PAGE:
Other social media platforms also experience similar problems whereby coordinated groups act in synchrony to create discord and propagate hate rhetoric.

The recent report by Demos, a UK-based cross-party think-tank, titled: “Russian Influence Operations on Twitter” considers the exploitation of “Twitter bots” by the Russian state. The report looked at datasets released by Twitter in October 2018, composed of around “9 million tweets from 3,841 blocked accounts”, which were associated with the Internet Research Agency (IRA) – a Russian organisation that was founded in 2013 and has been heavily criticised for exploiting social media platforms to push pro-Russian propaganda both domestically and internationally.

The report found that there was a significant amount of effort expended by the network of bots to propagate hate rhetoric against Muslims in particular.

Indeed, the “most widely-followed and visible troll account” shared more than 100 tweets, 60% of which were related to Islam. One such tweet was “London: Muslims running a campaign stall for Sharia law! Must be sponsored by @MayorofLondon! #BanIslam”. Another was “Welcome To The New Europe! Muslim migrants shouting in London ‘This is our country now, GET OUT!’ #Rapefugees”. The report found that the most frequent topic of tweets sent during the six months prior to the Brexit referendum was “Islam” and “Muslims”.

What is most worrying is that the technologies that are being utilised by such networks on these social media platforms are rudimentary and fairly easy to spot compared to what other new technologies are currently being developed to help propagate far-right rhetoric.

“Deep fakes” are a new form of technology that use machine learning techniques to generate videos and audio products that seem to show real people say or do things which they never did at a perplexingly realistic level. One example is the fake video of Donald Trump that was released in May by The Flemish Socialist Party sp.a., which led to hundreds of users on Twitter commenting on the President’s seemingly outrageous statements.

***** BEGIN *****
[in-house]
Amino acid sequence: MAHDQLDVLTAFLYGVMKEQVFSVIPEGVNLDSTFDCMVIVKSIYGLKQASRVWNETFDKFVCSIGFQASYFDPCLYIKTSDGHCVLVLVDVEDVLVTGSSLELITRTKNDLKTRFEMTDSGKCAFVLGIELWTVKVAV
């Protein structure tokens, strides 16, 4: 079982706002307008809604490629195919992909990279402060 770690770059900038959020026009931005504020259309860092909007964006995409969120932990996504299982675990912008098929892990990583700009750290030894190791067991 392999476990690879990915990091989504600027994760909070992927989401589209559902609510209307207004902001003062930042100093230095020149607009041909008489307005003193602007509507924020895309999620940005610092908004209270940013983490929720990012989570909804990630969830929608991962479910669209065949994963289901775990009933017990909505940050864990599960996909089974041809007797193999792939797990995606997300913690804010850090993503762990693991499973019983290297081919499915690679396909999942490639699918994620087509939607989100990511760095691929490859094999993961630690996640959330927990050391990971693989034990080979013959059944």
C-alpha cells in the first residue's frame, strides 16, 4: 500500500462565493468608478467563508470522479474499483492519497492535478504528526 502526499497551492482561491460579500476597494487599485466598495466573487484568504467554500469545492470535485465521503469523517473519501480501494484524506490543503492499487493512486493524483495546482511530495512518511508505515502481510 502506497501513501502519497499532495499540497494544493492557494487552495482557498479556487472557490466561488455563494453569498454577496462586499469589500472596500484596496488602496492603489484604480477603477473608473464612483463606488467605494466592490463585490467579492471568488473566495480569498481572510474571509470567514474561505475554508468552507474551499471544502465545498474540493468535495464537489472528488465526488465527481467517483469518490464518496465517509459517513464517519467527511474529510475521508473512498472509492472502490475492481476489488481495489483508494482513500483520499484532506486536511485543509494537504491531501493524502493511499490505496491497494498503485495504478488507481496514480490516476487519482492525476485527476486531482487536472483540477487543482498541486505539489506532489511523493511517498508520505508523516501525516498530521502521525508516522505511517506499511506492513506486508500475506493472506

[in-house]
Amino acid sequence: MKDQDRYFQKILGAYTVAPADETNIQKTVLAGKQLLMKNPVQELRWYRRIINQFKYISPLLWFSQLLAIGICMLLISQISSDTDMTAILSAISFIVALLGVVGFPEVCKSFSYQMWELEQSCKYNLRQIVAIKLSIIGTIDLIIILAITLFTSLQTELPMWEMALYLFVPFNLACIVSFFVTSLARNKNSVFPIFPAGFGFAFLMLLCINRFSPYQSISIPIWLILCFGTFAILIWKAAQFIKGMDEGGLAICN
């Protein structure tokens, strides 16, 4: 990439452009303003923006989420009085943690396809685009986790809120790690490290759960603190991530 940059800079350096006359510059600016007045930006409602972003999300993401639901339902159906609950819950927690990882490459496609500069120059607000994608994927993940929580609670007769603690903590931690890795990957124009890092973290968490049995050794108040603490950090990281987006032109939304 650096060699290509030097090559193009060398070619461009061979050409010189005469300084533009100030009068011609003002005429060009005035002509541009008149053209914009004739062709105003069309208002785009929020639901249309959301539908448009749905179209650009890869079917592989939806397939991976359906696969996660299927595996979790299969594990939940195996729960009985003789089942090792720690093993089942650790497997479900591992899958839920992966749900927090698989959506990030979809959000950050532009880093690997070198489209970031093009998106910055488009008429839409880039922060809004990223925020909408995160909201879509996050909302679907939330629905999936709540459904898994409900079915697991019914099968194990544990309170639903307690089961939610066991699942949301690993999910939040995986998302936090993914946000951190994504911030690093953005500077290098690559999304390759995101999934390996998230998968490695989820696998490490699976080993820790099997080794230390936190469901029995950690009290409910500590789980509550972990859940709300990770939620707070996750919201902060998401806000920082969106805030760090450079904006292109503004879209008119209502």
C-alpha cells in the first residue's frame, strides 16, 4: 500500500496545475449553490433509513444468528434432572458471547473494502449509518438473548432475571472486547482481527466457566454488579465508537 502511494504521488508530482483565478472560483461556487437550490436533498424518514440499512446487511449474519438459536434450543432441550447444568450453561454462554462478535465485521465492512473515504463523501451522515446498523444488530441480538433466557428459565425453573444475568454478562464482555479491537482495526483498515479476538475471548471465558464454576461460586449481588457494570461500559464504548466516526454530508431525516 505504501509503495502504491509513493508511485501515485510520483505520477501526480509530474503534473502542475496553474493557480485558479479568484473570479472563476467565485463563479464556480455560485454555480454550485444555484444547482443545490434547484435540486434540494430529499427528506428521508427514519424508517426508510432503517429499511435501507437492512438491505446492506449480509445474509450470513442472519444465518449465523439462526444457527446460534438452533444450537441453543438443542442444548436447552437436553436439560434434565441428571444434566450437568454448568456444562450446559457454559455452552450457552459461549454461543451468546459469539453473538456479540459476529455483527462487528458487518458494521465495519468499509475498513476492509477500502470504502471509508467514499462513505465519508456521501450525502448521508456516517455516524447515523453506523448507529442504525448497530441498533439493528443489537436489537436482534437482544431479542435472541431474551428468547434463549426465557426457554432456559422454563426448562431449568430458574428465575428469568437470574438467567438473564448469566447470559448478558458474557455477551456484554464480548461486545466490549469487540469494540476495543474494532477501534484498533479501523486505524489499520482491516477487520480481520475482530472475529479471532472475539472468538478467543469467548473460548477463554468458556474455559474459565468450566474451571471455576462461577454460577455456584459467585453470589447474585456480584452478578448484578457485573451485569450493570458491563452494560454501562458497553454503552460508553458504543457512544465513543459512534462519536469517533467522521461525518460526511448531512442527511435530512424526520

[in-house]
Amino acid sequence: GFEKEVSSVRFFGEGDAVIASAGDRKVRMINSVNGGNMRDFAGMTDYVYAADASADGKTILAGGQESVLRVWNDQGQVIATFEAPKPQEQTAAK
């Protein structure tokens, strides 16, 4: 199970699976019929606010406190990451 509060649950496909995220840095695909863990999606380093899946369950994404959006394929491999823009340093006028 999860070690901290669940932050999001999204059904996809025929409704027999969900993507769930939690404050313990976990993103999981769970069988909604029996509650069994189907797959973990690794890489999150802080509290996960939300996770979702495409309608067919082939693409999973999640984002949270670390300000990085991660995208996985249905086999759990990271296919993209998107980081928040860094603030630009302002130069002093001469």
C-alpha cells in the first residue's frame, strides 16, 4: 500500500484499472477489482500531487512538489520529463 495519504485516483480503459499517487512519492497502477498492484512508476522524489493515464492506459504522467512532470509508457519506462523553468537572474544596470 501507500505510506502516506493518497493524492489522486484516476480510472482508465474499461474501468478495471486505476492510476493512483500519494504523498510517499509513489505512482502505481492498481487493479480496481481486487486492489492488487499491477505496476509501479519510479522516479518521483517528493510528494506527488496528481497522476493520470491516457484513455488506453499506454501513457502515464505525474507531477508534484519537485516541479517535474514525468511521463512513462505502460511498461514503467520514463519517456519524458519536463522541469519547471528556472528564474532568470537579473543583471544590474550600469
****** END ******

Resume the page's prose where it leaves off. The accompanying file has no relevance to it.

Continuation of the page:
Therefore, the problem we face as a society is the issue of fake news – the dispersion of misinformation on social media platforms that occur all too often. However, the problem governments across the world face is a far more significant one.

Cyberspace is not a similar plane of existence as is the physical world – the regulations are far more difficult to enforce. Governments originate from ideas of centralised power and concrete objects, whereas cyberspace propagates ideas of decentralised power. Indeed, groups operating in cyberspace share the mindset of John Barlow’s 1996 Declaration of the Independence of Cyberspace:

“Governments derive their just powers from the consent of the governed. You have neither solicited nor received ours. We did not invite you. You do not know us, nor do you know our world. Cyberspace does not lie within your borders”.

Governments must act to assert its authority over social media companies and hold them accountable for the hate prevalent on their platforms, because whilst we, as a society, have never been more connected, we are drowning in discourse and bombarded with politically-based rhetoric that is constantly propagating populist narratives.

It is imperative that governments pay far greater attention to the digital plane and the role of social media platforms in influencing the psyche of the nation. In Joshua Kopstein’s words, “it is no longer okay to not know how the internet works”.